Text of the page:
Facebook is testing a new method to combat revenge porn in Australia, the Australia Broadcasting Corporation reports. The strategy entails uploading your nude photos or videos to Messenger in order to help Facebook tag it as non-consensual explicit media.
Facebook is doing this in partnership with Australian government agency e-Safety in order to try to prevent people from sharing intimate images without consent. If someone fears they are at risk of revenge porn, they can contact e-Safety. The organization might then tell them to send a nude photo of themselves to themselves via Messenger. Facebook's hashing system would then be able to then recognize those images in the future without needing to store them on its servers.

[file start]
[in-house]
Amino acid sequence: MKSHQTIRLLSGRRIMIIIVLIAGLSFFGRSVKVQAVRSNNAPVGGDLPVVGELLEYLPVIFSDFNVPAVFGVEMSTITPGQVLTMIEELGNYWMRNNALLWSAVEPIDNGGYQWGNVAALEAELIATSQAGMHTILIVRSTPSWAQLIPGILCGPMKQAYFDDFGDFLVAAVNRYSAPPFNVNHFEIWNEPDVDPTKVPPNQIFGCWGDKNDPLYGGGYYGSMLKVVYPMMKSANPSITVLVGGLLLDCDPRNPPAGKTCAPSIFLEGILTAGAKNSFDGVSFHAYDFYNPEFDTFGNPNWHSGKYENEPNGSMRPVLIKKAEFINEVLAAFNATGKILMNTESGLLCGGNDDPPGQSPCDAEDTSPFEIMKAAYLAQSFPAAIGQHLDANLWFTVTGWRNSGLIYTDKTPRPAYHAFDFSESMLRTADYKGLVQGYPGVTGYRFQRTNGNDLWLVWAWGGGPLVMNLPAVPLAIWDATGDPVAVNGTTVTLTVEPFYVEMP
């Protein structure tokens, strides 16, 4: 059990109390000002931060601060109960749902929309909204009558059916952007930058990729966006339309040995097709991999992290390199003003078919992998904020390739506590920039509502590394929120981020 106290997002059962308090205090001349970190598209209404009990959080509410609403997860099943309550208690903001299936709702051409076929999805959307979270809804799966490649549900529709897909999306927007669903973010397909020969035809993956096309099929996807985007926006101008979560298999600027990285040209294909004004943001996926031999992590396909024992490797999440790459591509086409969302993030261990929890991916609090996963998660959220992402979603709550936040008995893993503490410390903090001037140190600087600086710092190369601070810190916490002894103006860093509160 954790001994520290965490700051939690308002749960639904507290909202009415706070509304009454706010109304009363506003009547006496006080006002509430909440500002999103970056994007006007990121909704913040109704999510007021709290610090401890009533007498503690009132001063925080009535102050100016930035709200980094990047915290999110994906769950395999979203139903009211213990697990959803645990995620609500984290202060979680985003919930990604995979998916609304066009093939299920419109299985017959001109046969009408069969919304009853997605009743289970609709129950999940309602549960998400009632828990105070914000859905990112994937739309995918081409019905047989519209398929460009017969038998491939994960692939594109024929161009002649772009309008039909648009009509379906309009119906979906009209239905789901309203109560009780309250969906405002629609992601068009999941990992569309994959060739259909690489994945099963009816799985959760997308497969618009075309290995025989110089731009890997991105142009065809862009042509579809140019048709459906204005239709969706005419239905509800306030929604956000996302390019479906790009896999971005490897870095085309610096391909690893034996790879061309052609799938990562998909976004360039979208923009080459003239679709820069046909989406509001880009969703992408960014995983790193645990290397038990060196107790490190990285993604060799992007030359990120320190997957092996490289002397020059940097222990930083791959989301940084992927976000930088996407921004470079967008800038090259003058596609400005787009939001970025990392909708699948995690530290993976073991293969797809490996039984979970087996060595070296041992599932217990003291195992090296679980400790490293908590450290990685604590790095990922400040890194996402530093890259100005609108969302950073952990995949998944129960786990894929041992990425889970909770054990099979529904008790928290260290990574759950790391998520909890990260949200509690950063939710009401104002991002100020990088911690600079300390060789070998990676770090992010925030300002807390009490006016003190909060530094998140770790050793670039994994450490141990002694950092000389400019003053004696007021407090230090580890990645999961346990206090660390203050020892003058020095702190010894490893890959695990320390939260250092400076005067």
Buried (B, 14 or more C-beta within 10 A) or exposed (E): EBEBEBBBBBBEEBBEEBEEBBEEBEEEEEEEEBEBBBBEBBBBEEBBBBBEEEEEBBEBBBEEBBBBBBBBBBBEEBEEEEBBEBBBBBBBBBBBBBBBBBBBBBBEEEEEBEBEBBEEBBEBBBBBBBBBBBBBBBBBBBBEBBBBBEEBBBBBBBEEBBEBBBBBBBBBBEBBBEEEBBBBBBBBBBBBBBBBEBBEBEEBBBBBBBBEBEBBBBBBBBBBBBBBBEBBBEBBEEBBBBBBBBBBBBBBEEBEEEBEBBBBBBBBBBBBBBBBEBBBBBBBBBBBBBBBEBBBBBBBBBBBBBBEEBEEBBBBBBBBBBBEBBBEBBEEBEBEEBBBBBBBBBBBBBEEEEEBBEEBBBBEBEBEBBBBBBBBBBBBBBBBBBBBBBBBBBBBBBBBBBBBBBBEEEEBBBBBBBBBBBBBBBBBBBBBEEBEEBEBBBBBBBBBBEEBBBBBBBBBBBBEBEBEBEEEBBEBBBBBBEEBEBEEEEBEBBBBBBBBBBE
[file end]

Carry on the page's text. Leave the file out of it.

"They're not storing the image, they're storing the link and using artificial intelligence and other photo-matching technologies," e-Safety Commissioner Julie Inman Grant told ABC. "So if somebody tried to upload that same image, which would have the same digital footprint or hash value, it will be prevented from being uploaded."
Back in April, Facebook addressed revenge porn in the U.S. with a new photo-matching technology to ensure people can’t re-share images previously reported and tagged as revenge porn.
Facebook’s new tools around tackling revenge porn came shortly after a scandal involving people on both Facebook and Instagram targeting female Marines in private groups.
Australia is one of four countries participating in this test trial of sending nudes to prevent nudes from showing up, Facebook told ABC. It's not clear where else Facebook is piloting this method to combat revenge porn.
I've reached out to Facebook and will update this story if I hear back.
- This article originally appeared on TechCrunch.